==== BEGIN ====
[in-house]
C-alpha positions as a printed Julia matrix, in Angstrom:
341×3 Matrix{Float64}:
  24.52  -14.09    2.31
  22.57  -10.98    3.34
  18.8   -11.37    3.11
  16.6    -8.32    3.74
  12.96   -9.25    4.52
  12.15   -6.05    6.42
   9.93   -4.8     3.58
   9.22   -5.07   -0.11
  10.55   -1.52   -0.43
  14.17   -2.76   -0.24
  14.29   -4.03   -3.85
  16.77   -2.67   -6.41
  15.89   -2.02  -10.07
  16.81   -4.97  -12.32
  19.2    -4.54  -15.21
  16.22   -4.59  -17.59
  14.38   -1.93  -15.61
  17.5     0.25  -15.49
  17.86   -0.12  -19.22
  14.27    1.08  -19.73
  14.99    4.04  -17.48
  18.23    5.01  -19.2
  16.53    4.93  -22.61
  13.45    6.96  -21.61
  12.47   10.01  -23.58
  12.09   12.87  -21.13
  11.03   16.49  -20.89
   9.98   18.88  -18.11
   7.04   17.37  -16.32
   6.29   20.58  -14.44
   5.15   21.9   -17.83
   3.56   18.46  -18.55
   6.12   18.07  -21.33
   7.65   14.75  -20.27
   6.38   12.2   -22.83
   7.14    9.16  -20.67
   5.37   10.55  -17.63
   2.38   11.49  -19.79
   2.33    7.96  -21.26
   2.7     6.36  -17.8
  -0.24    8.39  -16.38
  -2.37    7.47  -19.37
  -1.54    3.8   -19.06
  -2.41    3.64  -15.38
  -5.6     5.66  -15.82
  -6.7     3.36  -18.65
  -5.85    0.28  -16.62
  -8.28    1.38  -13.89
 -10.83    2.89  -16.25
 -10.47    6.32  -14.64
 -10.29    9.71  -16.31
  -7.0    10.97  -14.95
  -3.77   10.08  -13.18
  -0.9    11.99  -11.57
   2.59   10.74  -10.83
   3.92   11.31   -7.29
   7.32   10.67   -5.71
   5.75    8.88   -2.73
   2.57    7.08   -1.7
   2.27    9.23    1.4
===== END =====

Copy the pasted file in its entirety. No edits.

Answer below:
[in-house]
C-alpha positions as a printed Julia matrix, in Angstrom:
341×3 Matrix{Float64}:
  24.52  -14.09    2.31
  22.57  -10.98    3.34
  18.8   -11.37    3.11
  16.6    -8.32    3.74
  12.96   -9.25    4.52
  12.15   -6.05    6.42
   9.93   -4.8     3.58
   9.22   -5.07   -0.11
  10.55   -1.52   -0.43
  14.17   -2.76   -0.24
  14.29   -4.03   -3.85
  16.77   -2.67   -6.41
  15.89   -2.02  -10.07
  16.81   -4.97  -12.32
  19.2    -4.54  -15.21
  16.22   -4.59  -17.59
  14.38   -1.93  -15.61
  17.5     0.25  -15.49
  17.86   -0.12  -19.22
  14.27    1.08  -19.73
  14.99    4.04  -17.48
  18.23    5.01  -19.2
  16.53    4.93  -22.61
  13.45    6.96  -21.61
  12.47   10.01  -23.58
  12.09   12.87  -21.13
  11.03   16.49  -20.89
   9.98   18.88  -18.11
   7.04   17.37  -16.32
   6.29   20.58  -14.44
   5.15   21.9   -17.83
   3.56   18.46  -18.55
   6.12   18.07  -21.33
   7.65   14.75  -20.27
   6.38   12.2   -22.83
   7.14    9.16  -20.67
   5.37   10.55  -17.63
   2.38   11.49  -19.79
   2.33    7.96  -21.26
   2.7     6.36  -17.8
  -0.24    8.39  -16.38
  -2.37    7.47  -19.37
  -1.54    3.8   -19.06
  -2.41    3.64  -15.38
  -5.6     5.66  -15.82
  -6.7     3.36  -18.65
  -5.85    0.28  -16.62
  -8.28    1.38  -13.89
 -10.83    2.89  -16.25
 -10.47    6.32  -14.64
 -10.29    9.71  -16.31
  -7.0    10.97  -14.95
  -3.77   10.08  -13.18
  -0.9    11.99  -11.57
   2.59   10.74  -10.83
   3.92   11.31   -7.29
   7.32   10.67   -5.71
   5.75    8.88   -2.73
   2.57    7.08   -1.7
   2.27    9.23    1.4